Language of the Blues: CANNED HEAT

During Prohibition, alcoholics who couldn’t get their hands on moonshine resorted to some truly dangerous methods to satisfy their cravings...

Canned HeatThis is the latest installment in our weekly series entitled, The Language of the Blues, where author and rocker Debra Devi focuses on the meaning and significance of a unique word used in blues song. Come back every week for the latest! Devi’s The Language of the Blues: From Alcorub to ZuZu is now available at Bluescentric.com!

During Prohibition, alcoholics who couldn’t get their hands on moonshine resorted to some truly dangerous methods to satisfy their cravings, such as extracting the alcohol from Sterno Canned Heat Cooking Fuel.

Canned Heat has been sold for over a hundred years in the United States as fuel for outdoor cooking and is comprised of denatured alcohol, water, and a petroleum-based gel. The Sterno Web site proudly notes: “Other uses for Sterno Products have become legend, and its steady performance in emergency situations has given the Sterno brand a reputation as being one of the basic necessity items you should always keep on hand: Water- TP- Duct Tape- Canned Foods- STERNO!”

The alcoholic extract of Sterno Canned Heat was called “canned heat,” and could be bought off street dealers who distilled the stuff in basements and backyards. It was highly addictive, foul-tasting and lethal over time.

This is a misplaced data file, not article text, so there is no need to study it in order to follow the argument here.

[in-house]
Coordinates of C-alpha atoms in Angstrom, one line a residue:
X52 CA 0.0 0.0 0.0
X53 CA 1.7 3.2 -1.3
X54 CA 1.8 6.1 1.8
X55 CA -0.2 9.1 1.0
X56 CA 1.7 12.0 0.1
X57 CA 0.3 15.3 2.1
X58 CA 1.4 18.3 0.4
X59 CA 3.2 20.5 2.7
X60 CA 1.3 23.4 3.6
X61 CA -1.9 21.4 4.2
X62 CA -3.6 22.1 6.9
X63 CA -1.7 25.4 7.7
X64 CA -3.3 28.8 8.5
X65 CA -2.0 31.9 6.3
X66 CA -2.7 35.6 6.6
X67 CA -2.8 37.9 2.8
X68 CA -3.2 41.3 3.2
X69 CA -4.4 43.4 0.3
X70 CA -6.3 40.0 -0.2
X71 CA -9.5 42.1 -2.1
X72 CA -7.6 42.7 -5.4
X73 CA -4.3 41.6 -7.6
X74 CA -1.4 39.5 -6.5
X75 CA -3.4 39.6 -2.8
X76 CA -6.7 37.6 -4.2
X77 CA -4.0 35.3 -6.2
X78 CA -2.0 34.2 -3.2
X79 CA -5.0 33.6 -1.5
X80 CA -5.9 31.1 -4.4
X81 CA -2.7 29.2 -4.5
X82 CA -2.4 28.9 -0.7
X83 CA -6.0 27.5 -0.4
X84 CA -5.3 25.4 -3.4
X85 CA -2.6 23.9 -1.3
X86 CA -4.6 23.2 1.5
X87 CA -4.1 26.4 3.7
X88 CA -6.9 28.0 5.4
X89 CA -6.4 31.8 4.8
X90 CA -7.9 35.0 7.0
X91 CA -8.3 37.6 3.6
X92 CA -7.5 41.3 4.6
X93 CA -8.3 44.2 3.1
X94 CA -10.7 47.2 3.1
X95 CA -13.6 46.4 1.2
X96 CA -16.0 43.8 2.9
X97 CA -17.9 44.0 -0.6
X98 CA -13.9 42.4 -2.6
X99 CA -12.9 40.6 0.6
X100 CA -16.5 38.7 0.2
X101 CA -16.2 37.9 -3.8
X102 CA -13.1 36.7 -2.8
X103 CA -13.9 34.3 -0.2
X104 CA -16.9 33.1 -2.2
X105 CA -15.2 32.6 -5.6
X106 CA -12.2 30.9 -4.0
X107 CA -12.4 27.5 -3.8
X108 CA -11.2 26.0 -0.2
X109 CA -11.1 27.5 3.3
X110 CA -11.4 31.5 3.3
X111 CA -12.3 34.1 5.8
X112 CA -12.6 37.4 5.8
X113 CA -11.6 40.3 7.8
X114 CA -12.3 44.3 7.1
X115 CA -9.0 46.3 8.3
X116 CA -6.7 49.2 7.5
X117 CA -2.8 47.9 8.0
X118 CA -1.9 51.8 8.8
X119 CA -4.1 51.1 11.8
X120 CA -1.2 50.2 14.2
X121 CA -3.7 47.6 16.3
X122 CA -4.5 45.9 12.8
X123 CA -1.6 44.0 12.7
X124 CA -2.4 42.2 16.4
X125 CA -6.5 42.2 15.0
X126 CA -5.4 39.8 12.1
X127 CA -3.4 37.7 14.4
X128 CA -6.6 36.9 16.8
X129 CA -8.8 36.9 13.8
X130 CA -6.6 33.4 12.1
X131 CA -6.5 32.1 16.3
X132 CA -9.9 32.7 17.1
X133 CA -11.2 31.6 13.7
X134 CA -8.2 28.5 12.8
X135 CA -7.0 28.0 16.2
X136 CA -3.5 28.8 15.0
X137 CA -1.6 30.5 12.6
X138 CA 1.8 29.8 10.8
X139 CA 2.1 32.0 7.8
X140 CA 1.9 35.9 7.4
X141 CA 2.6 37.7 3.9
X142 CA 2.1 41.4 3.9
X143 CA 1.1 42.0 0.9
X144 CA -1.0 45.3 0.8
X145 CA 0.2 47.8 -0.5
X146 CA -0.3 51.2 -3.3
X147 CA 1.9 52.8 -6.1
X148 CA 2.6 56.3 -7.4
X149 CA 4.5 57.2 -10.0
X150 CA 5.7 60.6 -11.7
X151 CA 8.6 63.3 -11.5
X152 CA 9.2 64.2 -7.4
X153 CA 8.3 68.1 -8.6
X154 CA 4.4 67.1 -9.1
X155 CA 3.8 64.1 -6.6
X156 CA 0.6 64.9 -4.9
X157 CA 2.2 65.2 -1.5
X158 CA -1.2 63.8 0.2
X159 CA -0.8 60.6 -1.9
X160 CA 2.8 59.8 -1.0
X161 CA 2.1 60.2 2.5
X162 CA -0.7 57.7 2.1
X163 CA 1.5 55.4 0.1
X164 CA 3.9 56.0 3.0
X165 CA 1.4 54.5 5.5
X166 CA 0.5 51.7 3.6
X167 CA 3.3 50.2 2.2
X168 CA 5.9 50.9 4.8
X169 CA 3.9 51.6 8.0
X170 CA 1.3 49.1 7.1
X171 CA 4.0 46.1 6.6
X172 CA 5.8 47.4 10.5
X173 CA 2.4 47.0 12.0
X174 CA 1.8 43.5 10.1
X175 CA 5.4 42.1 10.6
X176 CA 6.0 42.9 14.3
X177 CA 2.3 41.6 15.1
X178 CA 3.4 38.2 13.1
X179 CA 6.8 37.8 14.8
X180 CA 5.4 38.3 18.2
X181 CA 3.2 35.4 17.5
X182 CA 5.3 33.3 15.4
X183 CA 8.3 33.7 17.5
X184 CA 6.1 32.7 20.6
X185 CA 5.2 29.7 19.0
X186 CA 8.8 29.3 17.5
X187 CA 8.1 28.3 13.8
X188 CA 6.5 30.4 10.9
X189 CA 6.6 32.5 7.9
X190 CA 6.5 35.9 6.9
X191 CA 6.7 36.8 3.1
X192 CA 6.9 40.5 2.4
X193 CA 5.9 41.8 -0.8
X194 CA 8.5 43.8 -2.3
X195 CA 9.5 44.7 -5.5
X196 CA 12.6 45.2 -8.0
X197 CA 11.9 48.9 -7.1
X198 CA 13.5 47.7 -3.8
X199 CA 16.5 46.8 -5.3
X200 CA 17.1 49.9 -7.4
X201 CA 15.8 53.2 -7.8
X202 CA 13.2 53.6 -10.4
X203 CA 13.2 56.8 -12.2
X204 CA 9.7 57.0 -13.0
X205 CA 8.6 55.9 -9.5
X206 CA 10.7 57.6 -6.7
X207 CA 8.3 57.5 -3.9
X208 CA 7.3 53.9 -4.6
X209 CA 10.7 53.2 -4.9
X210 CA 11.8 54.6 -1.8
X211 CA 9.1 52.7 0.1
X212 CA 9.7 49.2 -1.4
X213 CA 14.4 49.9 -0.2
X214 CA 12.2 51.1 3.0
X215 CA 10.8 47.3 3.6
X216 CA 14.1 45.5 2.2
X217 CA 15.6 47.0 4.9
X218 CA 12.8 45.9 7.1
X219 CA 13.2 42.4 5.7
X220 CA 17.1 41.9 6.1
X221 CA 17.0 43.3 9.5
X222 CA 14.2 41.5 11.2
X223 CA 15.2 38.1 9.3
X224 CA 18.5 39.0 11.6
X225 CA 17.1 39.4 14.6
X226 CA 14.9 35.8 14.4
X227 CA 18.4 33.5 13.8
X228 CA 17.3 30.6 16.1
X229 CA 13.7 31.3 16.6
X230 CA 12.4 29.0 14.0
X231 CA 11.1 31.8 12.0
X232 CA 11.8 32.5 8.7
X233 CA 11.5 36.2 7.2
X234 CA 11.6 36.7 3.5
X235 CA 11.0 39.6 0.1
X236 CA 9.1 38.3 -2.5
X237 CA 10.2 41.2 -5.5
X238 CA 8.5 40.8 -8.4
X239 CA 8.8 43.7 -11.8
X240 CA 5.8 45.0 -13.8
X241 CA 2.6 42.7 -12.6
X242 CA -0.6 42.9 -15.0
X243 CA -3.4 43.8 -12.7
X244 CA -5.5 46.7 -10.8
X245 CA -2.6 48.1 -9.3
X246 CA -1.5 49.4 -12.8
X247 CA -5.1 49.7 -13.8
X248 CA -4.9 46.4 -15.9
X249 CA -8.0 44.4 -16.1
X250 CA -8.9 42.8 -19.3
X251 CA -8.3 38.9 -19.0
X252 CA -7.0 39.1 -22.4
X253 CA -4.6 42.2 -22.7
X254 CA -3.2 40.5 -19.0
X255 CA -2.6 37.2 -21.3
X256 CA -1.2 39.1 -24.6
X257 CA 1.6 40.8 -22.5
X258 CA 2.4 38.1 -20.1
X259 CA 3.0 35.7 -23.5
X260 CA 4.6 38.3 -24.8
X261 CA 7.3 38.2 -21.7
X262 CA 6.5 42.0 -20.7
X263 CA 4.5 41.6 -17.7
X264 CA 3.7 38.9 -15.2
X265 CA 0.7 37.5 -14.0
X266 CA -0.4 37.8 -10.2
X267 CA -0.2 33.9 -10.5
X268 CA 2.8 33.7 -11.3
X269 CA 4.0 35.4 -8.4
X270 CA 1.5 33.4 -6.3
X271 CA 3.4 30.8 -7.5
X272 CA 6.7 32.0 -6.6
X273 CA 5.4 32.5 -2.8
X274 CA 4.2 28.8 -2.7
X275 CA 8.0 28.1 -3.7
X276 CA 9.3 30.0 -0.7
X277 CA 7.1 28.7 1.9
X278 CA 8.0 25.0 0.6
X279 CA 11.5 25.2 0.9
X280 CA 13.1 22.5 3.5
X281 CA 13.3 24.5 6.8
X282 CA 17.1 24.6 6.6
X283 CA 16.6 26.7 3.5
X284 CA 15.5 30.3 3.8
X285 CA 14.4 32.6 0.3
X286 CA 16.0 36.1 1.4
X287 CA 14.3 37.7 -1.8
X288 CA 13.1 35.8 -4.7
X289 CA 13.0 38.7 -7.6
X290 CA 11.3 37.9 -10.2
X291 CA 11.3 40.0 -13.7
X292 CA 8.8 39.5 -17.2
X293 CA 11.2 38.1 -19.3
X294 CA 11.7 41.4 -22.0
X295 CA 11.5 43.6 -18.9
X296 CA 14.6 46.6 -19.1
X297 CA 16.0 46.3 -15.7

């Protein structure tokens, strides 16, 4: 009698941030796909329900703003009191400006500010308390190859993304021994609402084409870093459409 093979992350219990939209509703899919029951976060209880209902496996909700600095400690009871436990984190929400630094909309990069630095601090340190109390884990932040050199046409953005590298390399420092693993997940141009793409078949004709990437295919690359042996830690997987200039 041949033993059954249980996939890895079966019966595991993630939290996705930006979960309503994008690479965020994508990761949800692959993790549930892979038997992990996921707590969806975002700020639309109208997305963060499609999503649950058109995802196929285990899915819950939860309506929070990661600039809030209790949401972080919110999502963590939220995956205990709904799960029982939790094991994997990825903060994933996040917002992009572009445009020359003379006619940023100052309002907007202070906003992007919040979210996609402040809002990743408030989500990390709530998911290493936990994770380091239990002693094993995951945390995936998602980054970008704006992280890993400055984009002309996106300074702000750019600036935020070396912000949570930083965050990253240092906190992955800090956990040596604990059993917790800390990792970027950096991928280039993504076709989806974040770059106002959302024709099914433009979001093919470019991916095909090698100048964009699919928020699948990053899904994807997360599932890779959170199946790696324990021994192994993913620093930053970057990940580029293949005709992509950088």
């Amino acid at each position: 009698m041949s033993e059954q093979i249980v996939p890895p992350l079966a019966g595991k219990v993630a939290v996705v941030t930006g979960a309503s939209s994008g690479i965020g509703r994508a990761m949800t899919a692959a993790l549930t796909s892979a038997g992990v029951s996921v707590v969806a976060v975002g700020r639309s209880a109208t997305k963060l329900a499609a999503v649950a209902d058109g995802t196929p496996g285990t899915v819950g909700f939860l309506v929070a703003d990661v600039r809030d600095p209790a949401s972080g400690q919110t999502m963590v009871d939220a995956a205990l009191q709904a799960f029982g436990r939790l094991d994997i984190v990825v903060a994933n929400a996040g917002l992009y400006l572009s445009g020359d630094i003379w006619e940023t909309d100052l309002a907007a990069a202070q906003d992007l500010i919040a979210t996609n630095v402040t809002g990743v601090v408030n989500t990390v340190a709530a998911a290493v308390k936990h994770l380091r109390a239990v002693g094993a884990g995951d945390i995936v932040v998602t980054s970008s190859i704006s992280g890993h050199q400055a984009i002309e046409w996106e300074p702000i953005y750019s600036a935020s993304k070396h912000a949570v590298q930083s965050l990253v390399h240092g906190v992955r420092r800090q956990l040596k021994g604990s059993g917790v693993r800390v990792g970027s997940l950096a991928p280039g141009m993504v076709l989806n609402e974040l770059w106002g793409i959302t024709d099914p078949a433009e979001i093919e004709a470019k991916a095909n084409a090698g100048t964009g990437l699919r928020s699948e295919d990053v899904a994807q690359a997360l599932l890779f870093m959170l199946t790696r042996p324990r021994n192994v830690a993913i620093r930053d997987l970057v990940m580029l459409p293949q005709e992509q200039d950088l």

In 1929 the Delta blues singer and die-hard drinker Tommy Johnson sang of his hopeless addiction to alcohol in “Canned Heat Blues”:

Crying, mama, mama, crying, canned heat killing me
Believe to my soul, Lord, it gonna kill me dead

Although he only recorded from 1928 to 1930, Johnson’s expressive voice, showboating guitar antics (he played his guitar behind his neck long before Jimi Hendrix did), and anguished lyrics strongly influenced future Delta blues stars like Howlin’ Wolf and Otis Spann. Wolf and Spann poured over Johnson’s recordings and strove to emulate him and his drinking buddy, Charlie Patton- the first great star of Delta country blues. Wolf electrified Johnson’s “Cool Water Blues,” and turned it into the 1950s juggernaut “I Asked for Water (She Brought Me Gasoline).”

Far more devoted to drinking than to his career, Johnson frittered away his substantial talent on medicine shows, juke joints, and house parties while slowly killing himself with whatever alcoholic substance he could get in hand. He died of a heart attack while playing a house party gig in 1956.

In 1966, a couple of ardent white blues-record collectors, Alan Wilson and Bob Hite, named their rock band Canned Heat. after Johnson’s song. They made rock history with a headlining slot at the 1967 Monterey Pop Festival and performances at the 1969 Woodstock Music Festival. The band scored several hits, including the unofficial theme of the Woodstock movie, “Going Up the Country.”

The members of Canned Heat used their fame to help their blues heroes: they collaborated with John Lee Hooker on his Grammy-winning album The Healer, rescued Sunnyland Slim from obscurity as a taxi driver, and helped Albert Collins secure a recording contract.

Felled by his own blues, Alan Wilson committed suicide in 1970. Bob Hite died of a heart attack in 1981, but Canned Heat still tours today under the leadership of Fito de la Parra (the band’s drummer since 1967).

Pick up a copy of The Language of the Blues: From Alcorub to Zuzu at Bluescentric

Songs:
“Better Leave that Stuff Alone” – Will Shade
“Canned Heat Blues”- Tommy Johnson
“Good Boy Blues”- Arthur Petties

“Canned Heat Blues” – Tommy Johnson

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